Ethnic preparations rank highly among operators and chefs looking to add more distinctive culinary notes to their menus. This growing trend is reflected in the National Restaurant Association's What's Hot 2016 Culinary Forecast, which finds the term referenced several times in various places. Seventy percent of the nearly 1,600 chefs who participated in this year's study characterized “Authentic Ethnic Cuisine” as being a Hot Trend in the foodservice industry, while 71 percent said “Ethnic Condiments/Spices” were hot. Fifty-nine percent cited “Ethnic Fusion” as a Hot Trend.
While ethnic foods possess a diverse range of flavor profiles, chefs have found that chicken easily combines with a vast global arsenal of ingredients, spices, herbs and other components. According to the Tyson Menu Economics Survey — a recent study that polled commercial and noncommercial foodservice entities about how various proteins performed on their menus — chicken remains a favorite in many ways.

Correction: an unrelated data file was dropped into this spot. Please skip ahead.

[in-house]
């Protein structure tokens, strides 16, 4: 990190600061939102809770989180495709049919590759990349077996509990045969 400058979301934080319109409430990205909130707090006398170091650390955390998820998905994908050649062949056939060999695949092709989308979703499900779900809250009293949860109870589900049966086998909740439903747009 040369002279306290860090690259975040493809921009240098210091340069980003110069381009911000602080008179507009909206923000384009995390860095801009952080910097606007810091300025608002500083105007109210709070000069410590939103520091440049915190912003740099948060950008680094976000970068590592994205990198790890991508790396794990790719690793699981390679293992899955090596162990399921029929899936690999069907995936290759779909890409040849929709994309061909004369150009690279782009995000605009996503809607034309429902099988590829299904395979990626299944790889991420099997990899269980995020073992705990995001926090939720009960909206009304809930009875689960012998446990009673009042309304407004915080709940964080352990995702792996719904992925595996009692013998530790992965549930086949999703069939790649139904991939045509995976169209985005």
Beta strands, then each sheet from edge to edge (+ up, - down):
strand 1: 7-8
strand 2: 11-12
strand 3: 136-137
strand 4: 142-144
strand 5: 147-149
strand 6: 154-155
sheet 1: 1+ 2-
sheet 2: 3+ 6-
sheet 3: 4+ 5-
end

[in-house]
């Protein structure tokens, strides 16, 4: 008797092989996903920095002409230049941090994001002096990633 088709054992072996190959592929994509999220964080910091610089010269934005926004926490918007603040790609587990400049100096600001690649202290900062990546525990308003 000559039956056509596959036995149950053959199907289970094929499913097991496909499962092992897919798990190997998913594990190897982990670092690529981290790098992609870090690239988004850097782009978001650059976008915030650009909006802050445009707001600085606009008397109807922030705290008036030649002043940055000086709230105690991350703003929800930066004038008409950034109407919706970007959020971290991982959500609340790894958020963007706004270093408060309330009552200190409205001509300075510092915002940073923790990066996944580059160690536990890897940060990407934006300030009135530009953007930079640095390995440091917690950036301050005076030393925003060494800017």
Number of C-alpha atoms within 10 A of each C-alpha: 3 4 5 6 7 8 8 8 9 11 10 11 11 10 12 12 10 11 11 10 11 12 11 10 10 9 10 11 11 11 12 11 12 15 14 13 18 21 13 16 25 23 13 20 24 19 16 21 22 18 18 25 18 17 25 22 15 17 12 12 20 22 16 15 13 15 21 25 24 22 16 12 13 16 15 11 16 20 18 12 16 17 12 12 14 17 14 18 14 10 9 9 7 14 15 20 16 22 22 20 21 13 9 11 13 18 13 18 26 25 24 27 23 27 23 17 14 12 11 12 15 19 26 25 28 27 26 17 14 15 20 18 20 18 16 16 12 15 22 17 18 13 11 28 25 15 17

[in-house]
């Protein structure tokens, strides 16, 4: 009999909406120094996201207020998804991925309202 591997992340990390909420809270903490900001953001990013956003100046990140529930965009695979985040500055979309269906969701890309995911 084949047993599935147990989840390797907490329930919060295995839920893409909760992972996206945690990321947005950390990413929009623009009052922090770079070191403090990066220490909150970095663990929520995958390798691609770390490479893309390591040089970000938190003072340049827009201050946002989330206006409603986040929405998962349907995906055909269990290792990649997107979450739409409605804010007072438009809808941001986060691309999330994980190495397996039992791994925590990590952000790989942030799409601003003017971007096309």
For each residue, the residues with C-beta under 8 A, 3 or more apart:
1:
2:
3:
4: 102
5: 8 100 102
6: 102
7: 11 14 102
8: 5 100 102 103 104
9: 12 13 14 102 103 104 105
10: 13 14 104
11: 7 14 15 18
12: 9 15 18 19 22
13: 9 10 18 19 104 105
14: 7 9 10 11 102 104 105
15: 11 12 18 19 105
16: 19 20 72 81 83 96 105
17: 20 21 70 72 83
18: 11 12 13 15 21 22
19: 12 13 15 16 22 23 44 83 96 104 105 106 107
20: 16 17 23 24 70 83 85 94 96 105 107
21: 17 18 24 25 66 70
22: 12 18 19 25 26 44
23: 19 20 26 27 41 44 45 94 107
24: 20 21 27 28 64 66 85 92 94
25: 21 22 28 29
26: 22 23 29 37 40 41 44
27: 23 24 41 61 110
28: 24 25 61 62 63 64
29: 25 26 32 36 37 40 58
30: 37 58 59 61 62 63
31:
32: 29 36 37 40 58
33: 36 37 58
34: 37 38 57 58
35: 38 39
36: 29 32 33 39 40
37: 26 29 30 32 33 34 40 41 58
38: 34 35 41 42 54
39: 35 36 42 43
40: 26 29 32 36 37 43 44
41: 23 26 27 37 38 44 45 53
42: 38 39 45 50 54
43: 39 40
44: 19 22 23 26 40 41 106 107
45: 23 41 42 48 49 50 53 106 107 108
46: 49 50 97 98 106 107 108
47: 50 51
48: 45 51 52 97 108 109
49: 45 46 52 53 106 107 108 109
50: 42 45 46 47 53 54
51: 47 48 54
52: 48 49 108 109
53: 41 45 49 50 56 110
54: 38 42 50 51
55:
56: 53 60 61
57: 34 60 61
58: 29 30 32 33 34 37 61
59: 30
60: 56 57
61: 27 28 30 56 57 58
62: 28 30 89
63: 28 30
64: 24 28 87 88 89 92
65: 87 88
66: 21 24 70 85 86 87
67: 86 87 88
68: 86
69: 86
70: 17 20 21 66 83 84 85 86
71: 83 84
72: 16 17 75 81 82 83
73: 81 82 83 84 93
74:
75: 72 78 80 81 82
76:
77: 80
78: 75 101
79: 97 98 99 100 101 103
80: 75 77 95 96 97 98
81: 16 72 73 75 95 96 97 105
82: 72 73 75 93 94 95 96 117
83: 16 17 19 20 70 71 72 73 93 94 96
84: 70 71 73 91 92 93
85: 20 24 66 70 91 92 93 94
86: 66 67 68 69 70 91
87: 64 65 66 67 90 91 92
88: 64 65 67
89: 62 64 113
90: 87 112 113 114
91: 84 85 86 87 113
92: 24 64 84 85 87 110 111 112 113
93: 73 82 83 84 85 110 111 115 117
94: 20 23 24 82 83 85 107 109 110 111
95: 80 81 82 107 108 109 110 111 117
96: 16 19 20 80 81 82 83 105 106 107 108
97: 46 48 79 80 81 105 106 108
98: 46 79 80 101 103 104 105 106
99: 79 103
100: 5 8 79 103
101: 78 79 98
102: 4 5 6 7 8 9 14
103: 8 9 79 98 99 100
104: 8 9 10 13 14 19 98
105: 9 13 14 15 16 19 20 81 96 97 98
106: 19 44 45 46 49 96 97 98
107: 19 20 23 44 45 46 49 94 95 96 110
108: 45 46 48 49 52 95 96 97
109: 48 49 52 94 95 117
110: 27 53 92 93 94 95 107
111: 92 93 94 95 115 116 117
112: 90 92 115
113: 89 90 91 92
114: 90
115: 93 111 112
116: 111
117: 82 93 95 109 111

According to the survey, which was conducted in February by Penton Research, 53 percent of commercial operators said chicken performs the best overall when protein versatility is being measured, while 80 percent of noncommercial operators believe it performs best when evaluating the same metrics. In addition, when chicken's ability to be used in “Multiple Menu Applications” is measured, 53 percent of commercial respondents say it performs best, while 78 percent of noncommercial operators say it performs best.